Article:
During this series, I will refer to data and information very frequently. In today’s world, even after nearly a decade of using Web performance tools and services, most firms only rely on data. All that matters is that the measurements arrive.
The smartest companies move to the next level and take that data and turn it into information, ideas that can shape the way that they design their Web site, service their customers, and view themselves against the entire population of Internet businesses.

This series will not be a technical HOWTO on making your site faster. I cover a lot of that ground in another of my Web sites.

What this series will do is lead you through the minefield of Web performance ideas, so that when you are asked what you think Web performance is, you can present the person asking the question with a clear, concise answer.
The next article in this series will focus on Web performance measures: why and when you use them, and how to present them to a non-technical audience.

GrabPERF: Compression Performance Study, Early Results

I have been running the GrabPERF Compression and Performance study for less than a week, but I thought that I should share some of the initial results with everyone.

GrabPERF Compression Study -- Initial Results -- Aug 28 2006

As you can see above, the byte transmission savings gained by some sites is pretty astounding. Google News sends a pages with a median weight of near 31,000 bytes when compressed; but when compression is disabled on the client, this jumps to over 139,000 bytes.

What is interesting is that the performance gains don’t look truly significant. However, they compressed pages are faster, and have the added benefit of costing the site less, as bandwidth costs count by the byte (I know it’s more complicated than that, but for now, let’s assume a fantasy world).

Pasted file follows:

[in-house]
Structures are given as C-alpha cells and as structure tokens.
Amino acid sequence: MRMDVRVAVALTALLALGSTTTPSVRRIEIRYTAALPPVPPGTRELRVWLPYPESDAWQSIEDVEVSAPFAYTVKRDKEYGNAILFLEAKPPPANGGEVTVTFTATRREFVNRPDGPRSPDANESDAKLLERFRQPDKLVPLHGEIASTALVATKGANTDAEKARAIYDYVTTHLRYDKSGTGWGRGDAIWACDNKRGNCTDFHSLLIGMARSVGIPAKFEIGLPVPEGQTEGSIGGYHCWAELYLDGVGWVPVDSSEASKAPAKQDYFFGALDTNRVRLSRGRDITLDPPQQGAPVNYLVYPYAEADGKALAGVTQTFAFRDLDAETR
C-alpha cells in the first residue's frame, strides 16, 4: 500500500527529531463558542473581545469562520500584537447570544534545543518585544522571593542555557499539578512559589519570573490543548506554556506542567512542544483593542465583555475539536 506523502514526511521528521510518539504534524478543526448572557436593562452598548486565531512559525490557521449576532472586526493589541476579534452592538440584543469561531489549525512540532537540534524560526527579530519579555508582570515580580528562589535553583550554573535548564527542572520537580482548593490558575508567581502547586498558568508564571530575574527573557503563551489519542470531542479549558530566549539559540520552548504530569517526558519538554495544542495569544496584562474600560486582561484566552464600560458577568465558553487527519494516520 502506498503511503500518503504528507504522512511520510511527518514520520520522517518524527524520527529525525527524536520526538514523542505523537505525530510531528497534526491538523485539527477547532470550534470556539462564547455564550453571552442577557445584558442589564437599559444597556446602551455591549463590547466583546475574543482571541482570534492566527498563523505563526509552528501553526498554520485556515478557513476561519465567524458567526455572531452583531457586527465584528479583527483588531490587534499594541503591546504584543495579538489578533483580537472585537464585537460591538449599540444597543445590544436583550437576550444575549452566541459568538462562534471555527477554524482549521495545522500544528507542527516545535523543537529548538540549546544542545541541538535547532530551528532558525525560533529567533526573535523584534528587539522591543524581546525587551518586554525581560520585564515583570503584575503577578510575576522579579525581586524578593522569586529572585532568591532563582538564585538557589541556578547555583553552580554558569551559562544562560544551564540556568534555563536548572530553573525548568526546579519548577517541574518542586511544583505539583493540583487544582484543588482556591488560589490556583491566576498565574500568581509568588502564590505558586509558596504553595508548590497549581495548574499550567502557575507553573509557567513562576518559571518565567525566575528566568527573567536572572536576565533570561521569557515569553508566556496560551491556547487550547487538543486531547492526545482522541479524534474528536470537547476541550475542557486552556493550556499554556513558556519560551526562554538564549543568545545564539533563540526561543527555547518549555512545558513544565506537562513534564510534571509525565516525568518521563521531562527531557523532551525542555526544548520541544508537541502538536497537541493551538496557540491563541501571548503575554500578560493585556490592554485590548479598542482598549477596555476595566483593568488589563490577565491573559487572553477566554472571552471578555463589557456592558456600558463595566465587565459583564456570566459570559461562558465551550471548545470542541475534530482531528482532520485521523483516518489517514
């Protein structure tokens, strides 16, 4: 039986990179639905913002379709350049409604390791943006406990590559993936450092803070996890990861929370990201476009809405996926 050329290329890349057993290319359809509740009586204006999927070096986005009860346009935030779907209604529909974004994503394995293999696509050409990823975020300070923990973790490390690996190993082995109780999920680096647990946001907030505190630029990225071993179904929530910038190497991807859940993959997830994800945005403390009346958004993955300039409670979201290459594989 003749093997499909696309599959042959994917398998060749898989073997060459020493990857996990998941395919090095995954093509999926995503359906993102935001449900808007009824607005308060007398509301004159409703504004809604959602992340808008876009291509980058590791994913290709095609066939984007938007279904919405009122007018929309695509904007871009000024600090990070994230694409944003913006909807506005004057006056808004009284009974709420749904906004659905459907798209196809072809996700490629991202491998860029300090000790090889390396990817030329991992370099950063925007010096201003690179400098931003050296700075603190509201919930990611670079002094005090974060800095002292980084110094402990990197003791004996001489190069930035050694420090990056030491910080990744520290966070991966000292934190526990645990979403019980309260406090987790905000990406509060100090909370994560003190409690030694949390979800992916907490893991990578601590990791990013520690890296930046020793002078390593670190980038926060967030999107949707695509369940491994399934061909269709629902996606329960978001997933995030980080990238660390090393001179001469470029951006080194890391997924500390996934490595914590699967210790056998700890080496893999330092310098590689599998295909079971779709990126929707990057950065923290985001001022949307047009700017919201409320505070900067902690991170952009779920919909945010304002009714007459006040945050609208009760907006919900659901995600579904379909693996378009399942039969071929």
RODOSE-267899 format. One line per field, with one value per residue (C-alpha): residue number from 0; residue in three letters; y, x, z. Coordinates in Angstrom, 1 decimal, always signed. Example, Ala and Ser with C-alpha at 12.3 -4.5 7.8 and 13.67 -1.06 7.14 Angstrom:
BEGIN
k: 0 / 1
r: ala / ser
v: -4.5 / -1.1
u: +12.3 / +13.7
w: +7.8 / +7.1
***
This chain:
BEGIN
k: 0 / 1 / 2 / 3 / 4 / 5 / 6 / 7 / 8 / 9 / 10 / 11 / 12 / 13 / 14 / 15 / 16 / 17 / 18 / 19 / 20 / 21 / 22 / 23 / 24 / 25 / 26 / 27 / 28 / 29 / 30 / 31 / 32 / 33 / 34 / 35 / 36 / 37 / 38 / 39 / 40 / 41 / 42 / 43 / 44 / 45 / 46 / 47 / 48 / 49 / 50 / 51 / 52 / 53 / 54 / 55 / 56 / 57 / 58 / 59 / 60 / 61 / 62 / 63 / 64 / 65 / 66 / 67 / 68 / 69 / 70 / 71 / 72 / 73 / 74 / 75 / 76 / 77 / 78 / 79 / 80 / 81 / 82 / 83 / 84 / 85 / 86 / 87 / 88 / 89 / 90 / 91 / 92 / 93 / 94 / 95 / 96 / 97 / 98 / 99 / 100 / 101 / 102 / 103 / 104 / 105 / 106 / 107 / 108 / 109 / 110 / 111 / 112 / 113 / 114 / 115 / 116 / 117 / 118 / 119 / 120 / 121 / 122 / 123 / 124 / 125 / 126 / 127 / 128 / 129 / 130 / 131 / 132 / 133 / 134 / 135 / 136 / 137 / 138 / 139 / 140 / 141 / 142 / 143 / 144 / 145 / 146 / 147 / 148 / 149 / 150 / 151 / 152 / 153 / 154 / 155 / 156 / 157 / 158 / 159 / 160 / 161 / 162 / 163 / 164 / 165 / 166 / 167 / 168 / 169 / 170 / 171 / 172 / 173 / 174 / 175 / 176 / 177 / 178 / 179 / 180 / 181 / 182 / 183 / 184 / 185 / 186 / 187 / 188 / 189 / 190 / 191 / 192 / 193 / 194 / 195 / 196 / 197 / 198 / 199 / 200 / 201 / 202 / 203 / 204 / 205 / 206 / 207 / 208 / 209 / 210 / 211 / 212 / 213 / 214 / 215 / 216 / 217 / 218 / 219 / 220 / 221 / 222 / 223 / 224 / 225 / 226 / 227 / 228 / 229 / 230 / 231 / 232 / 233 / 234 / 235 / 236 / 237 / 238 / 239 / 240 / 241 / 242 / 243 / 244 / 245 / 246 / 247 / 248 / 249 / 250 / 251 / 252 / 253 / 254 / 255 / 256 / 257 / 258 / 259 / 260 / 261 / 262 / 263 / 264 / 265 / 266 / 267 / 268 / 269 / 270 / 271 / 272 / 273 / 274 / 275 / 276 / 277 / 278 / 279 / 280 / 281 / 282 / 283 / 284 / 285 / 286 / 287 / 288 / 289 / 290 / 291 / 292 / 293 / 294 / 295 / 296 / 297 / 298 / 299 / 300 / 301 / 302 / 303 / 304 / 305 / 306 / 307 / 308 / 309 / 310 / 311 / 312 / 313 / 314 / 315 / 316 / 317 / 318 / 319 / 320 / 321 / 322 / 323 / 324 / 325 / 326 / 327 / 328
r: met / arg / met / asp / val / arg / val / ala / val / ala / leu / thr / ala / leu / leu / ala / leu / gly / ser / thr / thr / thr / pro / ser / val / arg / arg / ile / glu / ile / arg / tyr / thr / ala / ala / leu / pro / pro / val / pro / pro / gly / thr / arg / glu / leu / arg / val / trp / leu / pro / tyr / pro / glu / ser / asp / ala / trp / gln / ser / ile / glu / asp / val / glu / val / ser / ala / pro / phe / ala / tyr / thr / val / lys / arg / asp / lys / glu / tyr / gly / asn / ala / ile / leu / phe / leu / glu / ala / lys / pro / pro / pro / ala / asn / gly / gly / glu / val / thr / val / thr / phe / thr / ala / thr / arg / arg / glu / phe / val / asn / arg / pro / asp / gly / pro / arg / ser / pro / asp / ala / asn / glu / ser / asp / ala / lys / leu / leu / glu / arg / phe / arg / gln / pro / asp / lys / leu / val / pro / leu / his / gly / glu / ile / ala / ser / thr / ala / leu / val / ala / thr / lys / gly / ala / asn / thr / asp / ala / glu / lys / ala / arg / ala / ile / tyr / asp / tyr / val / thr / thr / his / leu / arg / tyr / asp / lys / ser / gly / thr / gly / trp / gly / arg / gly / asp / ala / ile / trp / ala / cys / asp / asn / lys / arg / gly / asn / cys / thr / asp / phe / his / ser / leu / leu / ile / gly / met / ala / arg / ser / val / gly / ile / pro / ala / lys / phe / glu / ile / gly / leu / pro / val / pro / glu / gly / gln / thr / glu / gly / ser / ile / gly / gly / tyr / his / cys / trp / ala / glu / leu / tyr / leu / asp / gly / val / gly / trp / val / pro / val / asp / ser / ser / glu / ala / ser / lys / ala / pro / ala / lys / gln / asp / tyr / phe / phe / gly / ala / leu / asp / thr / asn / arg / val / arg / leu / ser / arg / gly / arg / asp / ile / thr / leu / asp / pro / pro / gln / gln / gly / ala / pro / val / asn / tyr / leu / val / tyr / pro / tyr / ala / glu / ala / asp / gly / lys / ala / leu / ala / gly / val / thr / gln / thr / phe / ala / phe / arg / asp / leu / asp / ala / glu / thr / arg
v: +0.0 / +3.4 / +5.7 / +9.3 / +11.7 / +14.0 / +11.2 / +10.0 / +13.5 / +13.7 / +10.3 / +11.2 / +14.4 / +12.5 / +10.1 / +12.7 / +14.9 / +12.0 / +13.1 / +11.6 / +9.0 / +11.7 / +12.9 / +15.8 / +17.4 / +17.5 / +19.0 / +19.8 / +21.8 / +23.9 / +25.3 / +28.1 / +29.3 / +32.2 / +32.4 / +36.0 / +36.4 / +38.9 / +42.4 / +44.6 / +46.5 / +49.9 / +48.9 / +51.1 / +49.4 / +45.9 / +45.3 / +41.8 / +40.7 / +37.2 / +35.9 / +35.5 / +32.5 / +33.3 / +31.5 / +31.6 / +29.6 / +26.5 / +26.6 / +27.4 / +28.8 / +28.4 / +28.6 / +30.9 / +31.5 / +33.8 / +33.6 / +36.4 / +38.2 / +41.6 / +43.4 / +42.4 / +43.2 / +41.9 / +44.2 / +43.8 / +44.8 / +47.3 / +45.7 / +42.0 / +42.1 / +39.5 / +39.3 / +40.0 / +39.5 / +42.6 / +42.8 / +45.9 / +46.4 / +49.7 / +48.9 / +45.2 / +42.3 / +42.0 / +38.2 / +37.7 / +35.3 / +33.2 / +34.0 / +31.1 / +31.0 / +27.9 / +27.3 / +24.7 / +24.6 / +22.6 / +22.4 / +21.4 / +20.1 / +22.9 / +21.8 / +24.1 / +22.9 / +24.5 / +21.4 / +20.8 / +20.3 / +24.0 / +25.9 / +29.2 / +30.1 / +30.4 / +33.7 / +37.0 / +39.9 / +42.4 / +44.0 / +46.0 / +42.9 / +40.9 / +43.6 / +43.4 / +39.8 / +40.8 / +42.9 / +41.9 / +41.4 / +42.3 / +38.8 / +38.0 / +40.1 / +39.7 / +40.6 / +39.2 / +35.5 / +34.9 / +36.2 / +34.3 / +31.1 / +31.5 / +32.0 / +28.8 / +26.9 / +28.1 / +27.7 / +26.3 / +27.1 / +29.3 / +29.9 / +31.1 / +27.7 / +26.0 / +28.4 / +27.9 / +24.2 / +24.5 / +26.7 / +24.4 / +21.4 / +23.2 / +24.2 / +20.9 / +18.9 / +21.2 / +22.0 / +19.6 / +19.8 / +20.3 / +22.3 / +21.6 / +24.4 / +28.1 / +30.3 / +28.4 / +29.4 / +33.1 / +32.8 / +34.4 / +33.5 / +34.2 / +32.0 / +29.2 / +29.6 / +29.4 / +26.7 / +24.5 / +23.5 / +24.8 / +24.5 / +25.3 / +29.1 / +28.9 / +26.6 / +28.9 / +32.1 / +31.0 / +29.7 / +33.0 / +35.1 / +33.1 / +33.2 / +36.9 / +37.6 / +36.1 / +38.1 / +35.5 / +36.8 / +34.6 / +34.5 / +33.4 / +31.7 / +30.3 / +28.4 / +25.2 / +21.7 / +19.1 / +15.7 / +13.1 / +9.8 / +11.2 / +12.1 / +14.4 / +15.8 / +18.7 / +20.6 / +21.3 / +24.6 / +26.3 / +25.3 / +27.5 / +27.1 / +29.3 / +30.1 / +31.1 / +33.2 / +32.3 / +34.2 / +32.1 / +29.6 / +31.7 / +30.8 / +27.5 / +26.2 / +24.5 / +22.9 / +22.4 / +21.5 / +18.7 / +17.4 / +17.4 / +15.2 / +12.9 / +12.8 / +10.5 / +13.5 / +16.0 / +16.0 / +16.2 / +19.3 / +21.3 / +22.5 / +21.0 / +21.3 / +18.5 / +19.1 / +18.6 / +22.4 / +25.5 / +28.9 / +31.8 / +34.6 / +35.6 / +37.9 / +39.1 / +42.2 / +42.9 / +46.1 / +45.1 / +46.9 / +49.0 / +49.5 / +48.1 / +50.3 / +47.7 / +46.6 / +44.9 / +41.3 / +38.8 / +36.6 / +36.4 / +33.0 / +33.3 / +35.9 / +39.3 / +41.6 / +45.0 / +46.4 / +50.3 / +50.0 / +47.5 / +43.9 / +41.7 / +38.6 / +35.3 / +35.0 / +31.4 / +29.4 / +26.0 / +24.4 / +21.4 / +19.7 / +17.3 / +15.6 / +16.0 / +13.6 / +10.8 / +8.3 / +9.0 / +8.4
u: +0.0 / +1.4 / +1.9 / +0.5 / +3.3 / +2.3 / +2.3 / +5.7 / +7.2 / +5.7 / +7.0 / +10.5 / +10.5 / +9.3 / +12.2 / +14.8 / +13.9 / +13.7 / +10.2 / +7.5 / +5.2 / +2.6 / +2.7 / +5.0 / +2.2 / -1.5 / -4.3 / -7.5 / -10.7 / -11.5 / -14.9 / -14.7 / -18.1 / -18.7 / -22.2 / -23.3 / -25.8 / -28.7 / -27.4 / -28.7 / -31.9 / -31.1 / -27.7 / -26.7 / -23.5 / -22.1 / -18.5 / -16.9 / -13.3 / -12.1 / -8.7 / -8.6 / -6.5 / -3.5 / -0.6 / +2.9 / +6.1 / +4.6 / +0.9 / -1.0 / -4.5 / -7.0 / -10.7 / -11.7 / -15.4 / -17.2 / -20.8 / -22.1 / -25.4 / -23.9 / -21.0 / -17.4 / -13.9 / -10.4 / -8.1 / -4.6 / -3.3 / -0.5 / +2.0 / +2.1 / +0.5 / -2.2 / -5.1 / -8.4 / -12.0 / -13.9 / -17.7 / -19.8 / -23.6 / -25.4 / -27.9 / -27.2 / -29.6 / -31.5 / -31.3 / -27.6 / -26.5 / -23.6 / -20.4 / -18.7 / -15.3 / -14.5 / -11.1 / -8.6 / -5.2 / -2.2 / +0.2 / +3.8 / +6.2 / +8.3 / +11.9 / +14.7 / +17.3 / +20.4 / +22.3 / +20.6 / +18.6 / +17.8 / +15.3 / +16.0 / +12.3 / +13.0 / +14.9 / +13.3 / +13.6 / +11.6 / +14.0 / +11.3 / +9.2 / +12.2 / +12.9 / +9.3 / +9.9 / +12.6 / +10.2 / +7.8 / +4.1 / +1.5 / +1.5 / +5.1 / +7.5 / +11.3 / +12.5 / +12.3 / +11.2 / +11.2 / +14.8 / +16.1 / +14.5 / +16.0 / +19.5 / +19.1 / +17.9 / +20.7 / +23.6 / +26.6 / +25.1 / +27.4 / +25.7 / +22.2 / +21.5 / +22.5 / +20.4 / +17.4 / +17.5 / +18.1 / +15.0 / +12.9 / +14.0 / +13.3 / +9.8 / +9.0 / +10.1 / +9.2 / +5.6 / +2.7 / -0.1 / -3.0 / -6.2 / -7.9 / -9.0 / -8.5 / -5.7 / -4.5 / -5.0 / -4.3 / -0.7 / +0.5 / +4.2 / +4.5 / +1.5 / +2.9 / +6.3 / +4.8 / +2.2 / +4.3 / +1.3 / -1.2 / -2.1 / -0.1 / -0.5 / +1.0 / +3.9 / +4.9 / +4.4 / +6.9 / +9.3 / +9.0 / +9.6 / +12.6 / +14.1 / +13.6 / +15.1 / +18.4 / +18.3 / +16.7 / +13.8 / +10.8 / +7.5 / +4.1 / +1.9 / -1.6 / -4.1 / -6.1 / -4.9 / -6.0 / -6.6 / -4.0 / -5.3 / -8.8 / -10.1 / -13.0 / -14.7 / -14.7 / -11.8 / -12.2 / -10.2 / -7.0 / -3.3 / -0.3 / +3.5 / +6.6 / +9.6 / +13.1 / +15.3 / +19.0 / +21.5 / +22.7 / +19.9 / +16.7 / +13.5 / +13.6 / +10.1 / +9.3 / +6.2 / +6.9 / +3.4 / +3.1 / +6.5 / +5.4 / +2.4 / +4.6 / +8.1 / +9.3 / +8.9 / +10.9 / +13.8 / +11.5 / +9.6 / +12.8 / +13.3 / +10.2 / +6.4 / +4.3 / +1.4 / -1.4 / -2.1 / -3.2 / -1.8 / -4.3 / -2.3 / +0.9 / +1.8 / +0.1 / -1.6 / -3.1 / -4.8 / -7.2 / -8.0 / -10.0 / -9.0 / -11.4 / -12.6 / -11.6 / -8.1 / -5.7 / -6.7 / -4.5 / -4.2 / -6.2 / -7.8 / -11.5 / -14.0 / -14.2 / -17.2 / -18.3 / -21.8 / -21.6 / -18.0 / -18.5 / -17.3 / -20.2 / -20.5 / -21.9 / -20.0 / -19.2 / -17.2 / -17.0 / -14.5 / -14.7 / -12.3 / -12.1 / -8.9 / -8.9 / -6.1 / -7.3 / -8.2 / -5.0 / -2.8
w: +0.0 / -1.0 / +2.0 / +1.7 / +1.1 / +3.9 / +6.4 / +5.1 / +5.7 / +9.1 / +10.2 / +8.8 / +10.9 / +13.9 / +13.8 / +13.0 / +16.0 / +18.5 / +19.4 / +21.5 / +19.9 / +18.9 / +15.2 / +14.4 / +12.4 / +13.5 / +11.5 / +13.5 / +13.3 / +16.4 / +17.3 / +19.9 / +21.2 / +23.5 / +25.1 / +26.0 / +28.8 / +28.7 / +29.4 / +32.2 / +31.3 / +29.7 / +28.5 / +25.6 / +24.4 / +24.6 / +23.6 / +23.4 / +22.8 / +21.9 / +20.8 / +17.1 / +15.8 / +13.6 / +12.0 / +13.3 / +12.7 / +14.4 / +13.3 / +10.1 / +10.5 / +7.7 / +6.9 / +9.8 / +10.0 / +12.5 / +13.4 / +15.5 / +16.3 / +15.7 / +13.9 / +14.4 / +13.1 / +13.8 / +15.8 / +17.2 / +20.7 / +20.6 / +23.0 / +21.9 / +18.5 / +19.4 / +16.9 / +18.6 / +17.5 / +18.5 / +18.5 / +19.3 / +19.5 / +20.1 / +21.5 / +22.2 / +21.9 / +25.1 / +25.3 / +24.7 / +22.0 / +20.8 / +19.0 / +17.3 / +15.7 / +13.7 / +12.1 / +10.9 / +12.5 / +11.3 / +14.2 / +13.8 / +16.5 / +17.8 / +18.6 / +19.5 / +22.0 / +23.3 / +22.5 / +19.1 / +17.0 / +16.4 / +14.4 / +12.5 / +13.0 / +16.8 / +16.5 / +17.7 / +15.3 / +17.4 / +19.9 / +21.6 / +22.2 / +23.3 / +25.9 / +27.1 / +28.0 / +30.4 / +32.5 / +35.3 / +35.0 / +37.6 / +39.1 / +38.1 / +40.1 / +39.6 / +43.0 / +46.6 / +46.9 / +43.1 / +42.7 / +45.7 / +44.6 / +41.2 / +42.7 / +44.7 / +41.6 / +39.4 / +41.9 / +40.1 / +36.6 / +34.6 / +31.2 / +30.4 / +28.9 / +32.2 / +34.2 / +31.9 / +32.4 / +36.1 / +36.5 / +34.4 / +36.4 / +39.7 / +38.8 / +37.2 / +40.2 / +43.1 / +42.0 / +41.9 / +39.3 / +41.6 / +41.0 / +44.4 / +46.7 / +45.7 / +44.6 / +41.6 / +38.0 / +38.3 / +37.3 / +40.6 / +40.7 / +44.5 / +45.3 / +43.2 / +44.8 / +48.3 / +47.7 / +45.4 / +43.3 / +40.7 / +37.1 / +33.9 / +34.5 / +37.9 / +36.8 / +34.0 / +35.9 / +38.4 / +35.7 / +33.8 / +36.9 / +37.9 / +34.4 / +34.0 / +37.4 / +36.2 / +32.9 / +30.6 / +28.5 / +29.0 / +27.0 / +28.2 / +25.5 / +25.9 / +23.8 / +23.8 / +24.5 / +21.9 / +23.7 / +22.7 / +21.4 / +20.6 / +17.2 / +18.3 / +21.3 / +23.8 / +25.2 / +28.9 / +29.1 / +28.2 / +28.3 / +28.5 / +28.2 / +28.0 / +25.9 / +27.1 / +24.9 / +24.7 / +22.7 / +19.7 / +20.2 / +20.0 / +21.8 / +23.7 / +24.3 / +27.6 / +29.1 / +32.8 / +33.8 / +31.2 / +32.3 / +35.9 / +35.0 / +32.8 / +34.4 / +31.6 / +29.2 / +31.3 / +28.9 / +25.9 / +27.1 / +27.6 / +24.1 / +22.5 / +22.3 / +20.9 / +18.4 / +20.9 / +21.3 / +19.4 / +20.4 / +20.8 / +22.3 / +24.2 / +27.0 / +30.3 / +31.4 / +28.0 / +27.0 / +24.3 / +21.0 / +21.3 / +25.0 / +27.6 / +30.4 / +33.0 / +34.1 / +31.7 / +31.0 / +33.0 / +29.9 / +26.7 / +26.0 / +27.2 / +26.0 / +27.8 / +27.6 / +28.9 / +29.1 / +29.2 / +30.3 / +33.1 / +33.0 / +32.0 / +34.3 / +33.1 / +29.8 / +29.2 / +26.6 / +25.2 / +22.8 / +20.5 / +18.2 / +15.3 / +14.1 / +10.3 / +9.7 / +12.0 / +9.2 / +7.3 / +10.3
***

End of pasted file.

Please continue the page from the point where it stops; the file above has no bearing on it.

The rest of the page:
I will continue to monitor that results and will close the measurements after 14 days and write up a final report.

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Never Eat Alone: The Introvert’s Review

I sat down and finally read my copy of Never Eat Alone, by Keith Ferrazzi. Well, I agonizingly got my way through 80% of the book before I threw it across the room in disgust.

What a load of crap.

There might be a message in the book somewhere. But the book is mostly about Mr. Ferrazzi’s preening ego and self-importance.

He obviously thinks that all the world’s ills can be solved by reaching out your hand and saying, “Hey, I’m important and you need to know me!”.

Keith, get over yourself and your tale of the American dream. Focus on the facts. I don’t need to listen to a celebrity gossip story every 5 pages. In fact, your approach turned me off.

Obviously, if you took the time to get to know introverts, which I am, you would find that doing something is more important than who you know. We are people who don’t care who you know; we want to know what you have done.

Introverts have very tight, very small networks. But if you REALLY need to get something done, you usually end up working with an introvert.

I can truly say that I lost my money on this book. Maybe if he took the time to explore how the over half of the population works, he would find that his approach is seen as vacuous and disingenuous.

It’s not the number you know; it’s how well you know them.

Spend a month focusing on those people who are truly close to you. Then you will never eat alone.

Fisher Space Pen and Rite in the Rain: Bonus from a friendly supply sergeant

Alan at MREater hit the jackpot when he gave a supply sergeant a lift.

As a bonus he got a Fisher Space Pen. And of course…

It’s the perfect companion to the “Rite in the Rain” All-Weather Field Book the soldier also gave to me. Nothing like a friendly supply sergeant. The Field Book has paper “created to shed water and enhance the written image.” Hot damn. That book is a good piece of gear, the kind of thing you wonder how you ever lived without.

Based on his description, he got a tan Tactical Field Book.

I need to find a supply seargeant to give a lift to!

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When I regained consciousness…

The title is a play on an old Royal Canadian Air Farce skit.
I have been having an adverse reaction to a new medication, which the doctor asked me to stop taking today. This reaction involves am itchy rash slowly spreading all over my skin.
Tonight I took 1.5 teaspoons of Benadryl to see if that would help.
Well, that’s 3 hours of my life I won’t get back from the sleep goddess.